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Re: Coelophysis/Rioarribasaurus

Dinogeorge wrote (date/time?):

>Subsequently it has been suggested on the basis of obdurator
>foramen differences that there are probably 3 genera of small
>theropods at Ghost Ranch (Coelophysis, Rioarribasaurus and

Why should the obturator foramen be so important?  How variable is it in
large populations of coelophysids, especially in populations from
different locations?  On what basis SHOULD coelophysid genera be
distinguished, and why?  Why not establish three _species_ differentiated
on the basis of obturator foramen?:

                        _Coelophysis bauri_
                       "_Coelophysis euobturator_"
                       "_Coelophysis oddobturator_"

I'll bet that the mythical "Coelophysis obturator_" comes in three
variants of the fourth trochanter--acute, obtuse, and pendant.  Should we
therefore have two more species or two more genera?  How about just three

>As far as I know, _Coelophysis_ itself has not been identified at
>Ghost Ranch (except by Colbert and those who agree with him, of

Wait a minute!  Colbert identified it there FIRST, and that's what it was
called for decades!  "Except by...those who agree with him," you say.
But there were ONLY people who agreed with him for over 40 years!

>Bob Sullivan is working on a new diagnosis for _Coelophysis_ that
>distinguishes it from the Ghost Ranch theropods.

He could just as easily formulate a diagnosis to make all of the Ghost
Ranch theropods into _Coelophysis_.

>Presently, we are free to use either _Coelophysis_ or
>_Rioarribasaurus_ for the Ghost Ranch theropods.


I admit that I am not an expert on coelophysids, so I won't continue on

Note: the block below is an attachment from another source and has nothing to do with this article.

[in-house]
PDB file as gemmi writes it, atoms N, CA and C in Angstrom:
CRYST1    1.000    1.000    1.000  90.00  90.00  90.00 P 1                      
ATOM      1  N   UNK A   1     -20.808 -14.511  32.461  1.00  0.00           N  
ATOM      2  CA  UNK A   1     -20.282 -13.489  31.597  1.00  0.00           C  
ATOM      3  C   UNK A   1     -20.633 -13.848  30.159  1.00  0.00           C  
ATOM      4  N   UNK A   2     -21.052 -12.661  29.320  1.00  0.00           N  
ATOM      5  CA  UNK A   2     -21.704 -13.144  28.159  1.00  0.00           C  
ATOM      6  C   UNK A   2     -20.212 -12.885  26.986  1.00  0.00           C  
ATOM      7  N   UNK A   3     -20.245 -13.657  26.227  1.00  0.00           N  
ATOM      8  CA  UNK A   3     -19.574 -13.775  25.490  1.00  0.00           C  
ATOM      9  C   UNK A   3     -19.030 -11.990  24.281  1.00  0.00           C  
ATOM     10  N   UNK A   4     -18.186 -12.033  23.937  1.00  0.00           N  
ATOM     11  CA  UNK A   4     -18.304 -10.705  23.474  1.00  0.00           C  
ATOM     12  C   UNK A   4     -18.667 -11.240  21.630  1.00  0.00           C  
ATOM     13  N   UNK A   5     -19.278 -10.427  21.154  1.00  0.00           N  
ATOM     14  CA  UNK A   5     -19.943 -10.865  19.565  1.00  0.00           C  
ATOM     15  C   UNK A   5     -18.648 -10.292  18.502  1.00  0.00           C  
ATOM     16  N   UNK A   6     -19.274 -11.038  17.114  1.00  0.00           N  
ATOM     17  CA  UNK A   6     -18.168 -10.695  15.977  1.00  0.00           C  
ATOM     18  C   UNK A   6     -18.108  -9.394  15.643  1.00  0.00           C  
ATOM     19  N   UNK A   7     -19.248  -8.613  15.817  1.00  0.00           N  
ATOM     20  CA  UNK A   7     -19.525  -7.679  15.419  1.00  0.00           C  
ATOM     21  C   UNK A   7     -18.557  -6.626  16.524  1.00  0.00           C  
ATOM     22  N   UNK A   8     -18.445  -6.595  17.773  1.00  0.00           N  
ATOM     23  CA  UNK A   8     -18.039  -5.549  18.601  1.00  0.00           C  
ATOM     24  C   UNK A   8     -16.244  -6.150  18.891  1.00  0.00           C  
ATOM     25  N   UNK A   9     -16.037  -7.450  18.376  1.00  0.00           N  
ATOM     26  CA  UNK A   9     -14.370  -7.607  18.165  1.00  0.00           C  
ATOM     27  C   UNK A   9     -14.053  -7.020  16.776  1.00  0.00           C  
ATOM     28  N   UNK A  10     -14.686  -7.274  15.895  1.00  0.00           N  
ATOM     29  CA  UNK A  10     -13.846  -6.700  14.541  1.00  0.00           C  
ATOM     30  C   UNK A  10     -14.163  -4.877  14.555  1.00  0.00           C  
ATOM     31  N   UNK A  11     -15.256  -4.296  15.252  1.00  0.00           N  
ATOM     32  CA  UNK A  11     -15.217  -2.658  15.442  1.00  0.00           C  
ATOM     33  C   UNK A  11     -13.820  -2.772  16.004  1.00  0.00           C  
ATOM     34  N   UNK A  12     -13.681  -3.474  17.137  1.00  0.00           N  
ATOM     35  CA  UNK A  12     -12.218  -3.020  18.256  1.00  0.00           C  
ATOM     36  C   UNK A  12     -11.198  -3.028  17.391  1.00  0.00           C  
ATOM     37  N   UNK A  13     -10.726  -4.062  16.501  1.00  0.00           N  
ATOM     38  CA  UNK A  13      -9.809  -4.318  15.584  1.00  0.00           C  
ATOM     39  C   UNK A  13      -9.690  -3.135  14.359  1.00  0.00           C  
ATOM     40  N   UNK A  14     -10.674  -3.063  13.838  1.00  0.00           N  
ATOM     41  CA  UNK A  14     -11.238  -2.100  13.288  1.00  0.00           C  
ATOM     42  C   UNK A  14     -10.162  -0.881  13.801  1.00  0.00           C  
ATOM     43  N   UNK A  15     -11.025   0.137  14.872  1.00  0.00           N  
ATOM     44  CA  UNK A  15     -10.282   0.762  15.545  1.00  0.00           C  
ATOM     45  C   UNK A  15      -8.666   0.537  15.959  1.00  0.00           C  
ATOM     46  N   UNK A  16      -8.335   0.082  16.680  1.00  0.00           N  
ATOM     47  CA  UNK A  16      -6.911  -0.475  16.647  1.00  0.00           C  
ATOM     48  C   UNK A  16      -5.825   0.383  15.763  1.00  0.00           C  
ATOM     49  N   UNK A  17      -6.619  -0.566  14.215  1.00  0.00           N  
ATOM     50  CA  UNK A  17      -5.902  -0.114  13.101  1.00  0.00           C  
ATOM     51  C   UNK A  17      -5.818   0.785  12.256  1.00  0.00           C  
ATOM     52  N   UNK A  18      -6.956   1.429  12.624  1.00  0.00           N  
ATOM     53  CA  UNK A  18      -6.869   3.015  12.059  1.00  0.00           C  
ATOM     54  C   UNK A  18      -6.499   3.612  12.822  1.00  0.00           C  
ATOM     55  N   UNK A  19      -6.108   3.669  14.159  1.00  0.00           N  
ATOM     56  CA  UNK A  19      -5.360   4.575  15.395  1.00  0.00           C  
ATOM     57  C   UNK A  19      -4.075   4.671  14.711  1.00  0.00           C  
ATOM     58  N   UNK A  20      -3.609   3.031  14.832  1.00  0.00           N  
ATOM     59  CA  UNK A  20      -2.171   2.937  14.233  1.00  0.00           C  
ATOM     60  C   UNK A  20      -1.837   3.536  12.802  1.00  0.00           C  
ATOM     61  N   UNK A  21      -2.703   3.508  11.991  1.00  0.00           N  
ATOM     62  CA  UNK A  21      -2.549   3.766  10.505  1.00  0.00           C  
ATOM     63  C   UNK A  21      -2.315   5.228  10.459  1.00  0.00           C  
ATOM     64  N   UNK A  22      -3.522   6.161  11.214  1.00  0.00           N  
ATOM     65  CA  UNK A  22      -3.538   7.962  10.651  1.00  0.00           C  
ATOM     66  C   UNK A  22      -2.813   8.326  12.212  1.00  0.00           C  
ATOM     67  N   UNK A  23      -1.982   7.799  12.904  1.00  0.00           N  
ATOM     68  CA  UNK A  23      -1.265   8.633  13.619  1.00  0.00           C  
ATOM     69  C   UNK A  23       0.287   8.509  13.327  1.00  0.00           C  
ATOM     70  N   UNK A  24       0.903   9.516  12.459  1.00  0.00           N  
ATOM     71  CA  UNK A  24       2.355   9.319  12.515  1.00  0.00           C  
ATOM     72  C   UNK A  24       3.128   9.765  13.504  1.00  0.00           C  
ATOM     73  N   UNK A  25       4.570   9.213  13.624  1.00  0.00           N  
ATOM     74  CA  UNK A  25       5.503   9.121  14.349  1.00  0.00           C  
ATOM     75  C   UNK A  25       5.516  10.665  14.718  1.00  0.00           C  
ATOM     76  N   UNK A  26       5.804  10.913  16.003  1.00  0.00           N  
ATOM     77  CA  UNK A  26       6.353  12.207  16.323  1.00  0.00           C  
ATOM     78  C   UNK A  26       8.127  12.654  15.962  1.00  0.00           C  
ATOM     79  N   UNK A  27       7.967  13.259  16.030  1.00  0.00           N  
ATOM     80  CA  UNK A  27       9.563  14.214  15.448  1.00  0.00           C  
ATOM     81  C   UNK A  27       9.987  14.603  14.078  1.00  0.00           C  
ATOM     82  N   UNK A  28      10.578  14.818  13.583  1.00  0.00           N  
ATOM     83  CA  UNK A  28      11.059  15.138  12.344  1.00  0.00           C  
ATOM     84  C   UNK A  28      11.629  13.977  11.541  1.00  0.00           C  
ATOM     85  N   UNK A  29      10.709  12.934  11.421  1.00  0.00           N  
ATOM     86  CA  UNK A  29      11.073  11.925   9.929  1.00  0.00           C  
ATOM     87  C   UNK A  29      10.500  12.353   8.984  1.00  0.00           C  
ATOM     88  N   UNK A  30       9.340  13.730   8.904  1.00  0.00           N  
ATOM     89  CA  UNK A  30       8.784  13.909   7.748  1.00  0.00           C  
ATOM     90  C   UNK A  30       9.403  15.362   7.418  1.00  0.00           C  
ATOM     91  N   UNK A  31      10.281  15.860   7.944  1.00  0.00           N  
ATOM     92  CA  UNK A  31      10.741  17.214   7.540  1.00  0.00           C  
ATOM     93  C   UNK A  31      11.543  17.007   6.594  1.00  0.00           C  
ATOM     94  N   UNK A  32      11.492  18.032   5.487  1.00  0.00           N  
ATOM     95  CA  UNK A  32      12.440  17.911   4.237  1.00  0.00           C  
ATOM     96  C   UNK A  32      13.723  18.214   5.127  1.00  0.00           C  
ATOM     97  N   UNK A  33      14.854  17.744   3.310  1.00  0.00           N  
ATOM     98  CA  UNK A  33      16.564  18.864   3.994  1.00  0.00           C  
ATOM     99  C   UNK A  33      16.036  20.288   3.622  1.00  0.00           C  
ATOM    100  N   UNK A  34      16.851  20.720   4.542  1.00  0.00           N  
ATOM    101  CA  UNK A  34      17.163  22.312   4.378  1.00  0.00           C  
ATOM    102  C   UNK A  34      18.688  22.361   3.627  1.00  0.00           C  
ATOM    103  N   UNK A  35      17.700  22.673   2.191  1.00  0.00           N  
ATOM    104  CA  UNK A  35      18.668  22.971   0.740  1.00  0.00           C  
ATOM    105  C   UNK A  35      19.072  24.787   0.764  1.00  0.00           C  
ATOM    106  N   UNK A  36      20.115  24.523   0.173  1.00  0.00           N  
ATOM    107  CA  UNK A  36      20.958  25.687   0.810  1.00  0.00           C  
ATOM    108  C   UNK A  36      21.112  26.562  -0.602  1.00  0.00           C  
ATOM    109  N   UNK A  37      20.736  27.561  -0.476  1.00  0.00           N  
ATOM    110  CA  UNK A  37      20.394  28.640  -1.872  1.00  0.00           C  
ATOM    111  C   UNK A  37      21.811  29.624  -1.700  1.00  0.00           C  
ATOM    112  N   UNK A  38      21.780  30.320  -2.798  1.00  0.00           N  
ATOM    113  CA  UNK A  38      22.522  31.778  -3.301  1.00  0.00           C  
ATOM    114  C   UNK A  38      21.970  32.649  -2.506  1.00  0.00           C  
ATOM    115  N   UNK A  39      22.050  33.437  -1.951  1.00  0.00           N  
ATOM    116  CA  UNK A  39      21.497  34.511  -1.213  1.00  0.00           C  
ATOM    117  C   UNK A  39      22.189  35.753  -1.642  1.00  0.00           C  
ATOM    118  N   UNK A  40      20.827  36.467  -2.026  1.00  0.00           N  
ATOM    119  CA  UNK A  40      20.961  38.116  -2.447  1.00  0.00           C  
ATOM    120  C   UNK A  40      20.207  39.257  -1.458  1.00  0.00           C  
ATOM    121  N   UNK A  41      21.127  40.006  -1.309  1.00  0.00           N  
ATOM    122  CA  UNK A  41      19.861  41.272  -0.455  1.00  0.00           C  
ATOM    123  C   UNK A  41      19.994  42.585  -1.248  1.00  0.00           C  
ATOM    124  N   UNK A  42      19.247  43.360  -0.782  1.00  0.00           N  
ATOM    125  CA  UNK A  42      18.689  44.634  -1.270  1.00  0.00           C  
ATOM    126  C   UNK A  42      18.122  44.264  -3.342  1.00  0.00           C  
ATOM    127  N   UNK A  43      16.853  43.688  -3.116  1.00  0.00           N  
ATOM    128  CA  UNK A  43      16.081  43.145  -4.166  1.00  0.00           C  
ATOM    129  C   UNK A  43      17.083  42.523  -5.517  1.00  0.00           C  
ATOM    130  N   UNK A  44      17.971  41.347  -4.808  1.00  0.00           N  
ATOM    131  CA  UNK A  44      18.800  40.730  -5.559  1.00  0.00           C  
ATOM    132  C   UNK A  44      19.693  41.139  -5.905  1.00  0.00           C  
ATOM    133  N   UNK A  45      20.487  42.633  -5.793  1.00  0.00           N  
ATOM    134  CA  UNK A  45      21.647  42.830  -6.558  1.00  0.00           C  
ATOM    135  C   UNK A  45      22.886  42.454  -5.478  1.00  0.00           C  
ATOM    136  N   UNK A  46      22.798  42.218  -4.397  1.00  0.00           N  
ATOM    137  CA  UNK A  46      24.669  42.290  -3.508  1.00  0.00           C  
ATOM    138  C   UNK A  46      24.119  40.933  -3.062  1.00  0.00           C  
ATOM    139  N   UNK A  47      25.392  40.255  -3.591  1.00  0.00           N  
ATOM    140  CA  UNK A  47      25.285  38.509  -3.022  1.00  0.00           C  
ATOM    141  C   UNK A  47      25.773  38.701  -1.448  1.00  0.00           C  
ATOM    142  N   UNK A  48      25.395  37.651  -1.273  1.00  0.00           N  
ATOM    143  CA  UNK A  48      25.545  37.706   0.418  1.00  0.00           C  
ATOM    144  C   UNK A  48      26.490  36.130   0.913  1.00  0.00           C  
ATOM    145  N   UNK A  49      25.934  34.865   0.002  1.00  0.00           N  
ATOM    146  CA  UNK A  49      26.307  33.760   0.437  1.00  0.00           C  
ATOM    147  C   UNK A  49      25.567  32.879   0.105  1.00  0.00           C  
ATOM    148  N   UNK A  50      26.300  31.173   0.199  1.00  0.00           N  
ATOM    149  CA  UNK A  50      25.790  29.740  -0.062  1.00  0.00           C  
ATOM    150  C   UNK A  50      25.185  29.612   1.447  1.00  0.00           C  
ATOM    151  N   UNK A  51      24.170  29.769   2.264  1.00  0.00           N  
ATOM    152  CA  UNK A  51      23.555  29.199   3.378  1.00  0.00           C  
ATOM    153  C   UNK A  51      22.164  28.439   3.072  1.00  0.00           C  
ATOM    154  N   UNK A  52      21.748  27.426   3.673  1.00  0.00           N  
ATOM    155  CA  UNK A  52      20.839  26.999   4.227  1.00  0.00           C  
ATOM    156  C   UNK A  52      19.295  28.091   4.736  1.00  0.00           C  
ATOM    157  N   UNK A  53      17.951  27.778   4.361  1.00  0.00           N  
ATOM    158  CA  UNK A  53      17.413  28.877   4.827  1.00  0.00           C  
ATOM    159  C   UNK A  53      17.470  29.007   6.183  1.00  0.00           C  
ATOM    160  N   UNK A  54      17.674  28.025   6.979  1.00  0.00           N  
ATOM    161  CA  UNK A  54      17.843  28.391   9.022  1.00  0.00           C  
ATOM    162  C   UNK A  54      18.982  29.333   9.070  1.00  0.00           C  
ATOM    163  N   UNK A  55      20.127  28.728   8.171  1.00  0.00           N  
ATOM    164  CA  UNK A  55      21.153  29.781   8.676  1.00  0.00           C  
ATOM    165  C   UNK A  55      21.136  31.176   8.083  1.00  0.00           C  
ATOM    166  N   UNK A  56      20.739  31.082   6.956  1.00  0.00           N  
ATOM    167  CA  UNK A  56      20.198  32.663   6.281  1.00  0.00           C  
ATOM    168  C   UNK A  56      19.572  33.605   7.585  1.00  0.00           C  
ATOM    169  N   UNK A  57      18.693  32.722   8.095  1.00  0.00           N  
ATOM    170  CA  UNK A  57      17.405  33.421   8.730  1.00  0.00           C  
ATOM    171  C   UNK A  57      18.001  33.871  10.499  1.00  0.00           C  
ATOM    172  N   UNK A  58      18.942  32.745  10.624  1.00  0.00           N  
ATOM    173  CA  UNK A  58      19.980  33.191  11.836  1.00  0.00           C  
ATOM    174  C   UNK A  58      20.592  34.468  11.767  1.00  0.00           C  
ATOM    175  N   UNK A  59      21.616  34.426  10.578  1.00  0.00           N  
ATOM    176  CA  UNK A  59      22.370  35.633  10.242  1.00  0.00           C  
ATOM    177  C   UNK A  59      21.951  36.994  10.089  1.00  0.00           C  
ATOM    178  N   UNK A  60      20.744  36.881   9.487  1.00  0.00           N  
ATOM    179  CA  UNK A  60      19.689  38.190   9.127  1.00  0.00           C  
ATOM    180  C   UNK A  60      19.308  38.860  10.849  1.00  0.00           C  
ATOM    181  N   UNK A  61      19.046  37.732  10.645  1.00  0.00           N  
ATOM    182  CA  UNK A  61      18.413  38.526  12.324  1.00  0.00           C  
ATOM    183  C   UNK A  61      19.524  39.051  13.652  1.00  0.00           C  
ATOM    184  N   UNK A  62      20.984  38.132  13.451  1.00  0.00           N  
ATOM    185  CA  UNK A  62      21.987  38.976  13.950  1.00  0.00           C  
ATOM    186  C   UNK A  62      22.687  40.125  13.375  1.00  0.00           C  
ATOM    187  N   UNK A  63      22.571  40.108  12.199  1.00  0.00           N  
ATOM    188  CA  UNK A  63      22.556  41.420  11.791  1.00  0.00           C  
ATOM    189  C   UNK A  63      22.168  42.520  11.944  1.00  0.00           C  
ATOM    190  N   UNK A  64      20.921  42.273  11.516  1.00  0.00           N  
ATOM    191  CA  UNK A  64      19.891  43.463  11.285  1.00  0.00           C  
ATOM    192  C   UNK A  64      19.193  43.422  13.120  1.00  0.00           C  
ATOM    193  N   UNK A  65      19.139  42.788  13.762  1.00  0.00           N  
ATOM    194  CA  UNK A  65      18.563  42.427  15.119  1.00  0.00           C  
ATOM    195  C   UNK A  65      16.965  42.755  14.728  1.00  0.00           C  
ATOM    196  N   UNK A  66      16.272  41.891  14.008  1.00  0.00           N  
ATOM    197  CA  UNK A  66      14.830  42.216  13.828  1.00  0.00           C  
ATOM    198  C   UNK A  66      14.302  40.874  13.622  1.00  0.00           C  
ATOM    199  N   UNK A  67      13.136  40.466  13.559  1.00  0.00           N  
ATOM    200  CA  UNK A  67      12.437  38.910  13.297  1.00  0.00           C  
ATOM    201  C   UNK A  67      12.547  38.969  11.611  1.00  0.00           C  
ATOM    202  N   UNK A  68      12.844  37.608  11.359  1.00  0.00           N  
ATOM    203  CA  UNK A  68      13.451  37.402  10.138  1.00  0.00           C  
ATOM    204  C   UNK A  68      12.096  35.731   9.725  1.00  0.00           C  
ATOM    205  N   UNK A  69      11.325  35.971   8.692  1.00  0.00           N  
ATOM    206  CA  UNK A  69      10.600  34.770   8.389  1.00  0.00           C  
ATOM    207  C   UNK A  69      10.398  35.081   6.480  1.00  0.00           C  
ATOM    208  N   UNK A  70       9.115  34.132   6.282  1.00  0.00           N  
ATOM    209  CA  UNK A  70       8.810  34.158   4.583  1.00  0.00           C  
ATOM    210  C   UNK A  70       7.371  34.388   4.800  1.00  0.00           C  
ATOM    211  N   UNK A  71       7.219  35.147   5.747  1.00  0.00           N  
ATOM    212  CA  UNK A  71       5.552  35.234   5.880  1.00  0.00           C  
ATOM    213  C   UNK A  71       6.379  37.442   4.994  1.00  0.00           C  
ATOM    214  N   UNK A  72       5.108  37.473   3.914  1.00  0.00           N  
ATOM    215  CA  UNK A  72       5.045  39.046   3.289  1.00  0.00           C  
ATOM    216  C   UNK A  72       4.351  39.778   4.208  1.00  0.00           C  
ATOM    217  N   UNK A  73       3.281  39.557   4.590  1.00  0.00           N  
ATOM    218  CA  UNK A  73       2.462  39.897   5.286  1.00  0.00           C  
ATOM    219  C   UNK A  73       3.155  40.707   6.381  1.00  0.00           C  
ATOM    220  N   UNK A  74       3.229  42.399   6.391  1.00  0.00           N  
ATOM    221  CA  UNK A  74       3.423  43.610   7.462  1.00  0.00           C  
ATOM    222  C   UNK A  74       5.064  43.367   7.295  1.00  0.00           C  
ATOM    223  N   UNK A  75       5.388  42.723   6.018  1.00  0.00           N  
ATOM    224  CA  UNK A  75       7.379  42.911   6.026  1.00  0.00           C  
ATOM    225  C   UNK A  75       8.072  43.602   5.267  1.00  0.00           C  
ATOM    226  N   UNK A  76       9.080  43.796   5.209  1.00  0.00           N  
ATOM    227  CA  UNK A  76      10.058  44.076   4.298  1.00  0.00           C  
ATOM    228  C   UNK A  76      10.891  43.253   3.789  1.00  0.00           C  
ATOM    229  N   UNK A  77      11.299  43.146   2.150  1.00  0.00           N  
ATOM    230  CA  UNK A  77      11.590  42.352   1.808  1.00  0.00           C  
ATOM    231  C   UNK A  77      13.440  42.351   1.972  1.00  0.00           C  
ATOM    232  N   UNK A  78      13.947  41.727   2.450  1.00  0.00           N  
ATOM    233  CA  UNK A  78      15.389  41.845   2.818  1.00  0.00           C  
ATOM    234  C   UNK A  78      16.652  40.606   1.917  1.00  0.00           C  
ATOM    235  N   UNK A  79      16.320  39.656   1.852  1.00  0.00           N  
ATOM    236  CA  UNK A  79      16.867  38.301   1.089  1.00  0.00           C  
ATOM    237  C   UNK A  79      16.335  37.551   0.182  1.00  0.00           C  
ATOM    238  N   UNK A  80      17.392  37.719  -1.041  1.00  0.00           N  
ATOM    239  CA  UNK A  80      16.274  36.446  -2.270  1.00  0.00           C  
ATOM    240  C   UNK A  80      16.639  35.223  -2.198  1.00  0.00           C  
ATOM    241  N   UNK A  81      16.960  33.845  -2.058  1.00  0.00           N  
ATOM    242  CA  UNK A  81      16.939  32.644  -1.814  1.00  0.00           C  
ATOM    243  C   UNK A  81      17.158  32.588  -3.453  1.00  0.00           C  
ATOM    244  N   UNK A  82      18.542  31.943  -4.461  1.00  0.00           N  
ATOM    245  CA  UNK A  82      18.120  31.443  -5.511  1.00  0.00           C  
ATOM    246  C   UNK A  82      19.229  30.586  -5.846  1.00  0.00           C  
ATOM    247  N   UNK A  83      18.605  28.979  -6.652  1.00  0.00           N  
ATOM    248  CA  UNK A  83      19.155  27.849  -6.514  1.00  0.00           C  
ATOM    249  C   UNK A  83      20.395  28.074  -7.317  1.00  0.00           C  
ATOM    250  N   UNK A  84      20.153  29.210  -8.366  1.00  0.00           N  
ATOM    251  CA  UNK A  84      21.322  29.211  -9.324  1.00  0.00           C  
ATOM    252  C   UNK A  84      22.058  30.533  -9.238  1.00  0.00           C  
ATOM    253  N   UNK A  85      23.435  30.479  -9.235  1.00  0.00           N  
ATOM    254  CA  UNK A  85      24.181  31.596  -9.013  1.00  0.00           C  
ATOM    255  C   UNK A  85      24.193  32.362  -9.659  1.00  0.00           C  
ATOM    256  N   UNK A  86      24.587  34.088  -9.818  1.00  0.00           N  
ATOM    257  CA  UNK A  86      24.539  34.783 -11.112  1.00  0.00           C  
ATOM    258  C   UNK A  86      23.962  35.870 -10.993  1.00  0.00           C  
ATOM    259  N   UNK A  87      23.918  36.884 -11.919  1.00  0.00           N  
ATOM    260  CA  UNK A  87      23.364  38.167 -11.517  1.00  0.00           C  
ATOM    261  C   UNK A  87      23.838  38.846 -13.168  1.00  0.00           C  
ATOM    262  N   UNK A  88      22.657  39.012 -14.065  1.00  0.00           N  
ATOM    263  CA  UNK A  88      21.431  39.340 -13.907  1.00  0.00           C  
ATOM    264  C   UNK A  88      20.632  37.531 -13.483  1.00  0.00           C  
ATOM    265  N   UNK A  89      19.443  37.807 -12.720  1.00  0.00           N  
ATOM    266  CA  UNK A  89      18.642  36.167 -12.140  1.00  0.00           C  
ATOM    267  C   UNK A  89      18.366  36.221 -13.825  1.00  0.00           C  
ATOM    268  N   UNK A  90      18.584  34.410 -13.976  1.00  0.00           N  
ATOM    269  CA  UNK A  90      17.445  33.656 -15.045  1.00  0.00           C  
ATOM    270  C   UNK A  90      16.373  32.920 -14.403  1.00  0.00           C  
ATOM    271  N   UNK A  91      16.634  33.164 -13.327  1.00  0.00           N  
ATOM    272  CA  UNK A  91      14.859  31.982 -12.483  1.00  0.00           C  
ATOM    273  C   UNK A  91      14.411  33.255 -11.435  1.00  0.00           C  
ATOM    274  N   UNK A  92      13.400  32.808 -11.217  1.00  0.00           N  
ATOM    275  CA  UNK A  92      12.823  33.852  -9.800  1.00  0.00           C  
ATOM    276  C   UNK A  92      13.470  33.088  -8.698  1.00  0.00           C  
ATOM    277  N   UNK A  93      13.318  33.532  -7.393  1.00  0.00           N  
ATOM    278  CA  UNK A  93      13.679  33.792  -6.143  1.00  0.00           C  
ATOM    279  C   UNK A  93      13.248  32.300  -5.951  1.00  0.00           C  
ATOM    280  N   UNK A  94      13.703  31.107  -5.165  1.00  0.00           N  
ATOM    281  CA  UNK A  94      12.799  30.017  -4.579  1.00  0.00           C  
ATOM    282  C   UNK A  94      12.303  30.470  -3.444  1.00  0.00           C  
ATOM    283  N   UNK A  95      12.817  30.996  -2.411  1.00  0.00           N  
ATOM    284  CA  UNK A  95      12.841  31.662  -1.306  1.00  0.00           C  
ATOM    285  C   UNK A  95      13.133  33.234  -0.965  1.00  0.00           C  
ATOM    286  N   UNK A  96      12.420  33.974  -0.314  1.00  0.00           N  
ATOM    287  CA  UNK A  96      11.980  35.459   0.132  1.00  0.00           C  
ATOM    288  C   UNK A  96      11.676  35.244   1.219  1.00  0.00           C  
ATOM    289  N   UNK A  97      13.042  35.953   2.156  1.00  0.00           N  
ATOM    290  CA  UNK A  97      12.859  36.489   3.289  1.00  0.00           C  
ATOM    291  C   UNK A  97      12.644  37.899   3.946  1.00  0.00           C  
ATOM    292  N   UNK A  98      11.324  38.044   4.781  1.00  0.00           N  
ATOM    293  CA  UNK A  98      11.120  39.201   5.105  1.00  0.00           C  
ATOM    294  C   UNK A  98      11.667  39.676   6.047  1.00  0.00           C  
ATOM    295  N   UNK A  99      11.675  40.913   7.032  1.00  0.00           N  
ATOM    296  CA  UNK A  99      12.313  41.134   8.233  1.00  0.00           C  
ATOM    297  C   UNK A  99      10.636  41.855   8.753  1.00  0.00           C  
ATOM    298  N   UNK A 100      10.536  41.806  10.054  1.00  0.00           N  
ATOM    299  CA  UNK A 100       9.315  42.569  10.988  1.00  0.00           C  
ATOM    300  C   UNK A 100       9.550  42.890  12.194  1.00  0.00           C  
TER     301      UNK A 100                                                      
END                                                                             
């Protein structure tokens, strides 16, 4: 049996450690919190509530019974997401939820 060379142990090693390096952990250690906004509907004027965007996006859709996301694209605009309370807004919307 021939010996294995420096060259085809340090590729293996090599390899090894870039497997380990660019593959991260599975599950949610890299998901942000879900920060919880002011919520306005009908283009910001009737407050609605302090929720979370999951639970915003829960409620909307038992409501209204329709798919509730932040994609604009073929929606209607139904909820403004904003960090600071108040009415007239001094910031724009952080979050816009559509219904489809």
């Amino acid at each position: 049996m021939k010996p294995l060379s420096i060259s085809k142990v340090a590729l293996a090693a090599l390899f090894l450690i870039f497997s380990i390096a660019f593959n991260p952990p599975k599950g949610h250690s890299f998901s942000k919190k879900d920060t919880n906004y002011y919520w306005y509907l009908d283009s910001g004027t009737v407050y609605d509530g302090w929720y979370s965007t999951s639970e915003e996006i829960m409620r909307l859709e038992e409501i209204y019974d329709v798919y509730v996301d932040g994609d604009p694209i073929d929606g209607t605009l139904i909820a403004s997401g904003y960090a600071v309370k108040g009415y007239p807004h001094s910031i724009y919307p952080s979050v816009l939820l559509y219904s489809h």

this crusade, which I fear is lost, anyway.  My point is (and see my
previous posting in response to Bob Myers) that this situation is
unnecessarily complicated, and could have been handled better.  Why not
plan to handle similar situations in the future differently?  PLAN is the
operative word in that suggestion--remove the elements of chaos and
coersion.  Hunt and Lucas might have discussed their findings with
Colbert, and they could have issued a joint paper, or two papers
back-to-back, discussing the issue.  In absence of that, Hunt and Lucas
could have announced beforehand that they planned to establish a new
genus for the Ghost Ranch material, and their justification.  It might
have been good to get all the type material together and made available
for direct comparison by anyone interested--perhaps at a special session
at an SVP meeting.  With feedback from the paleontological community, the
perceived best course of action could have been taken that might have
avoided much or all of the confusion and other adverse effects caused by
decisions made by a relatively small group of people, announced as a
_fait accompli_.

Norman R. King                                       tel:  (812) 464-1794
Department of Geosciences                            fax:  (812) 464-1960
University of Southern Indiana
8600 University Blvd.
Evansville, IN 47712                      e-mail:  nking.ucs@smtp.usi.edu